I almost always mix with Mark Pistel, who now plays with Hercules and Love Affair, and master with Rashad Becker in Berlin. I made a decision to mix with somebody else. Although I like to be present for the process, mixing is it’s own art and I came to the conclusion 

that I would rather focus on writing. Sometimes my ears are too familiar with the material and bias to certain parts, so it can be really helpful to have another set of ears during the process. I also record a lot of my own foley using a nice little recorder and then feed that into my processes. I rarely use preset sounds and would much rather construct my own textures and environments. 

I’m a huge fan of your 2012 piece CAR. Do you feel your work process is different for larger scale or longer pieces than for shorter pieces? 
Thank you! CAR was an interesting one. I was approached by Philip Kruse at the label THIRDSEX, which releases cassettes, so I asked him where his audience played the pieces and the answer was overwhelmingly that people play cassettes in their car. I thought it would be interesting to experiment with the car as a space. It is a pretty classic example of an integrated personal technological space. I found which frequencies vibrated my car and conducted a lot of recordings of the car. The sounds of the windows opening. How sound bled from one car to another. I also threw in some announcements to blend into the driving experience. In a sense, the piece was really inspired by Scott Walker, or at least how when listening to his music you feel like you are inside a narrative. I wanted to transform the driving experience and confuse the listener as to what was recorded and what was happening in real time. I’ve done this a fair amount since, in different contexts.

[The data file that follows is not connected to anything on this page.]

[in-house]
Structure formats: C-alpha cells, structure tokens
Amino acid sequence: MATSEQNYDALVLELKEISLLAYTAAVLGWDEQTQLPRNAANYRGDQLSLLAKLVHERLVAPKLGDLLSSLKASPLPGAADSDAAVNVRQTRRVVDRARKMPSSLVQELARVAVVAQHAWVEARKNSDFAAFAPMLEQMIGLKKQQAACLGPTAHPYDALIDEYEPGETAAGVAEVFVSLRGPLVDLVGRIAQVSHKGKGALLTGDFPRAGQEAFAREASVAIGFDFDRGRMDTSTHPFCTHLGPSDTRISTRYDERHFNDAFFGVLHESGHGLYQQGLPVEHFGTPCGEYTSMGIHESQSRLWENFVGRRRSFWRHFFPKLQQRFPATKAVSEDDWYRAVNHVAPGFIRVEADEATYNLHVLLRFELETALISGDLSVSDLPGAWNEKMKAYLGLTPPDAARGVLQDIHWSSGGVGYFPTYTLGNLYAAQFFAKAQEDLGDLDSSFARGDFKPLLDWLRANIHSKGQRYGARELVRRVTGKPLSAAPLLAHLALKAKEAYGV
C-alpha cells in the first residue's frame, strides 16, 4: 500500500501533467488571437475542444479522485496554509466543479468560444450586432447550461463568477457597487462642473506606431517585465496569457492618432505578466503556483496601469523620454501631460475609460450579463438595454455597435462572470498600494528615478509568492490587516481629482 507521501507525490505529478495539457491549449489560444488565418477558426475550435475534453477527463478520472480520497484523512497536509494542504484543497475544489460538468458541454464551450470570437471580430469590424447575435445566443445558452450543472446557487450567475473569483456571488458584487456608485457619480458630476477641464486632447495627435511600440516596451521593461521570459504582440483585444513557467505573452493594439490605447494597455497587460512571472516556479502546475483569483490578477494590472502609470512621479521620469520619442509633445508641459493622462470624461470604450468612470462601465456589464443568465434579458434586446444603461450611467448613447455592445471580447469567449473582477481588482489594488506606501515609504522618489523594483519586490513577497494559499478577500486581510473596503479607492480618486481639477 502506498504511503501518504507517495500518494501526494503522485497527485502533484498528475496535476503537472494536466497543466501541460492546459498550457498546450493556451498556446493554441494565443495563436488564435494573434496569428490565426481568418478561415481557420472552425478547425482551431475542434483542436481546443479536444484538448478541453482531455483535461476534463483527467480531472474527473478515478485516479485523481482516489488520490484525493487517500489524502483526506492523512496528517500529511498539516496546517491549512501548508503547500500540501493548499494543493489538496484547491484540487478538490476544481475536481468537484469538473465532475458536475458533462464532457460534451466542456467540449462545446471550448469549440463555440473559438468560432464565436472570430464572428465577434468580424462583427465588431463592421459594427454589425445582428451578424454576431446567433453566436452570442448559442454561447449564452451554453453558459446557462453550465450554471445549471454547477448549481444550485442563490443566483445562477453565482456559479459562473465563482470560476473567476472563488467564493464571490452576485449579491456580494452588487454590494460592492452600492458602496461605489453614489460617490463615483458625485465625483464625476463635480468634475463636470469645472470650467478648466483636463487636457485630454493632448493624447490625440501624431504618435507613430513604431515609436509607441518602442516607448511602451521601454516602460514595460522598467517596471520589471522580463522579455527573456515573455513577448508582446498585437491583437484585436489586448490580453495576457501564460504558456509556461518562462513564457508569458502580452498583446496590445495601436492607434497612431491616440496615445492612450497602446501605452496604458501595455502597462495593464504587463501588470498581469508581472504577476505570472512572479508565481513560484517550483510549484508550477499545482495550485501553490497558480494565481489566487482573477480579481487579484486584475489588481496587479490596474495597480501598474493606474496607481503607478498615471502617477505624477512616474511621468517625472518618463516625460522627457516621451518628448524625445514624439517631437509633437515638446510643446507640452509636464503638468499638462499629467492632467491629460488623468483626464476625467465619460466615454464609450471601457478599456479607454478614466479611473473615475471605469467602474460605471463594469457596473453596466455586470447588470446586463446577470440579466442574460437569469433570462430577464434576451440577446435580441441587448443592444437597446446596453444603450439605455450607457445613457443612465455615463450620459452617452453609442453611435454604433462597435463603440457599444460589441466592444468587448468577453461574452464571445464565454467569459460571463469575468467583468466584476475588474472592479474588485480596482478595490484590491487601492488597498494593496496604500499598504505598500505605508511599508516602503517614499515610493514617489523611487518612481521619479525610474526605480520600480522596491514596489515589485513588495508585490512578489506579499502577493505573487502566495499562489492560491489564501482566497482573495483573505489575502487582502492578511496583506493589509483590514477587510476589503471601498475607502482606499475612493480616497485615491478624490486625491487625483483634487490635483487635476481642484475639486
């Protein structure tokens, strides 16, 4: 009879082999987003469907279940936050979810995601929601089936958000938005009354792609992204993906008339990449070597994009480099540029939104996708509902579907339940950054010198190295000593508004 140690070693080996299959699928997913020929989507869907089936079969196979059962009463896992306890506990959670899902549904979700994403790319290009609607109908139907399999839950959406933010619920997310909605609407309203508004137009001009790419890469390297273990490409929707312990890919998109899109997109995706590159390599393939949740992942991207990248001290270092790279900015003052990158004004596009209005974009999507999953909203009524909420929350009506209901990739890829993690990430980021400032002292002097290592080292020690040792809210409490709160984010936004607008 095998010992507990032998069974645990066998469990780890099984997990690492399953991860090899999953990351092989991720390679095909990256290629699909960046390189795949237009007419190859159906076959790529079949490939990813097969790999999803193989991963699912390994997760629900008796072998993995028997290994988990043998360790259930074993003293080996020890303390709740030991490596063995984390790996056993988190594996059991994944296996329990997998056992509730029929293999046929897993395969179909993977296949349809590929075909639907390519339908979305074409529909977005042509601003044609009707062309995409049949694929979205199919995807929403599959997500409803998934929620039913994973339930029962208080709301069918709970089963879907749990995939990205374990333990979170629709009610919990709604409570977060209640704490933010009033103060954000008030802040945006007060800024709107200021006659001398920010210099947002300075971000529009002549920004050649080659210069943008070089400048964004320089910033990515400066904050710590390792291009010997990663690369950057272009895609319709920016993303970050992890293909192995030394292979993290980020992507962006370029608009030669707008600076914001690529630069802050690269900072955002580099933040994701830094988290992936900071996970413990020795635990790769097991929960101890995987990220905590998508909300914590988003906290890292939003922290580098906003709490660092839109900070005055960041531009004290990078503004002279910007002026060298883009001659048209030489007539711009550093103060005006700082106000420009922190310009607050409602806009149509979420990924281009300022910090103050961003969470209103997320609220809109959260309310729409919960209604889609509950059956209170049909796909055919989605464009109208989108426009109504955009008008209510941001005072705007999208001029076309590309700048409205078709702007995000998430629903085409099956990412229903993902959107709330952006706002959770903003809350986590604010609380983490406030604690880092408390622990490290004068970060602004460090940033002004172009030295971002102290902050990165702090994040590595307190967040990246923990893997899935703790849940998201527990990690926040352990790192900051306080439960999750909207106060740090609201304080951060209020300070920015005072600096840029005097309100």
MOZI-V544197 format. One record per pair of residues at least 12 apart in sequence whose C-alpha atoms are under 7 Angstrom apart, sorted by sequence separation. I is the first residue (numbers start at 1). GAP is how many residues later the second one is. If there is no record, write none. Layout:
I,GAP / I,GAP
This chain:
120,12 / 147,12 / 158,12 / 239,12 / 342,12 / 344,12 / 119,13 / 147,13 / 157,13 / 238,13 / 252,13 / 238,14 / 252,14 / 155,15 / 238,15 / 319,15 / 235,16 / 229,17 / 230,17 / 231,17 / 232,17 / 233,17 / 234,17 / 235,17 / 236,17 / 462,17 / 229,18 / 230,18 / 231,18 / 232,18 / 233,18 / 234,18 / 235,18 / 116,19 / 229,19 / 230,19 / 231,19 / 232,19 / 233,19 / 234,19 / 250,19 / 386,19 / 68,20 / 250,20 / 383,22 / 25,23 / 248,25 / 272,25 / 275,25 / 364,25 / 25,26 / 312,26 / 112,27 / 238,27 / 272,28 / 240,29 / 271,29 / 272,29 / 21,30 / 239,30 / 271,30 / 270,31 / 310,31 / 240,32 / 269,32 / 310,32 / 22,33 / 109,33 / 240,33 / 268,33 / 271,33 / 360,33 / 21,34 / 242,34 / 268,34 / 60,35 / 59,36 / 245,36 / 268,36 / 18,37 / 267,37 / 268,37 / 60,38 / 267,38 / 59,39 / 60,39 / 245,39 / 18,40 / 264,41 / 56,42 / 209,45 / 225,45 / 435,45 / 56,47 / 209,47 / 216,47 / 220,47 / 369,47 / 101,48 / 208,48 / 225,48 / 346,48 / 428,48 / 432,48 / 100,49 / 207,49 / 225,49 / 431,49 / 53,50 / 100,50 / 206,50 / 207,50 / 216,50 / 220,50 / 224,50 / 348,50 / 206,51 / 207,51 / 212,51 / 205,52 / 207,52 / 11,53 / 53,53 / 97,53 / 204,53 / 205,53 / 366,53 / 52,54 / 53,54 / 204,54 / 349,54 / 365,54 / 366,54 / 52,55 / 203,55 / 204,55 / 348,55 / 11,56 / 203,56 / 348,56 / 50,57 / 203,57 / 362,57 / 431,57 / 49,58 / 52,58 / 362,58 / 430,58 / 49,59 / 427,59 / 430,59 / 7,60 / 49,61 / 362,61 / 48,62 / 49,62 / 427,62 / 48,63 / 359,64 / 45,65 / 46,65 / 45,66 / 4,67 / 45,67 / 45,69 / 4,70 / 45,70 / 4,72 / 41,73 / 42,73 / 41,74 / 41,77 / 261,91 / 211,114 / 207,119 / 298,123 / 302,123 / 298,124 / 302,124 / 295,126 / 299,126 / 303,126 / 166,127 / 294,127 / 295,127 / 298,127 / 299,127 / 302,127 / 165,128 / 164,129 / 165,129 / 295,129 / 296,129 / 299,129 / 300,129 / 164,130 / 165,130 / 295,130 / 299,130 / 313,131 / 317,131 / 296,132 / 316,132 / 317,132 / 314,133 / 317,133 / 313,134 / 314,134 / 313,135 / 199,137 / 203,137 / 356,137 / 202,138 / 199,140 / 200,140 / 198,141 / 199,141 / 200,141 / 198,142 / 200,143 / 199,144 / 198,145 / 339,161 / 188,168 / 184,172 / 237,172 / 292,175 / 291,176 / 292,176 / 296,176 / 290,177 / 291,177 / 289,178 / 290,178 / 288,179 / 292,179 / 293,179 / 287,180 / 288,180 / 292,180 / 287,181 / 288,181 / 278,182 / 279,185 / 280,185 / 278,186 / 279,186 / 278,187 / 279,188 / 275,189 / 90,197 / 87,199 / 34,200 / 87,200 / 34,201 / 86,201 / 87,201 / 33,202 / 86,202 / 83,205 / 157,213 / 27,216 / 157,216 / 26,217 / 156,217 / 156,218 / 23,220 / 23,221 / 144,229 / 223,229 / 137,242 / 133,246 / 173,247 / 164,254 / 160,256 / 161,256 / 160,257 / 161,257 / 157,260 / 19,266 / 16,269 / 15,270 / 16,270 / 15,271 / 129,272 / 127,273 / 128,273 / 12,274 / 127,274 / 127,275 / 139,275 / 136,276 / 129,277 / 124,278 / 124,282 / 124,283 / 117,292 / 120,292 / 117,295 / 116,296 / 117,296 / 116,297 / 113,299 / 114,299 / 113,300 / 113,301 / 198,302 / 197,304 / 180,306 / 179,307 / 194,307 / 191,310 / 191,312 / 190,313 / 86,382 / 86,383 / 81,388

Who are your biggest musical influences? 
It’s funny. I find it really hard to answer this question. I have a lot of respect for many composers like Galina Ustvolskaya, Maryanne Amacher and John Chowning, for exmaple, but I don’t know if I would describe them as influences. 

What have you been listening to lately? 
I listen to music sporadically. People will send me links, however I try to maintain some distance from whatever is happening at moment. I would rather be influenced in ambient ways than study too many things that are happening. I never want to sound like I fit in, really. I’m a terrible DJ for this reason. So much of my process starts with experiments with my voice and that generally will guide the structure of the tracks. I couldn’t make a genre piece if I tried! 

What do you have on your agenda for the rest of the year [2014]?
There will be more work released in the music context and I’m doing a couple of exhibitions with the Dutch design group Metahaven and a couple of pieces in more of an art context. I will also be studying and teaching at Stanford. I have introduced some curriculum to teach ‘The Aesthetic of Electronic Music Post-1980’ with a colleague of mine. I’m quite excited about it. I’m also working on a new live set which will be amazing and refreshing. 

Holly's most recent album Platform was released in May 2015 on 4AD. Listen here.
Her upcoming album with Jlin features an “AI baby” named Spawn. Listen to the first track here:

- Women in Sound 2019 -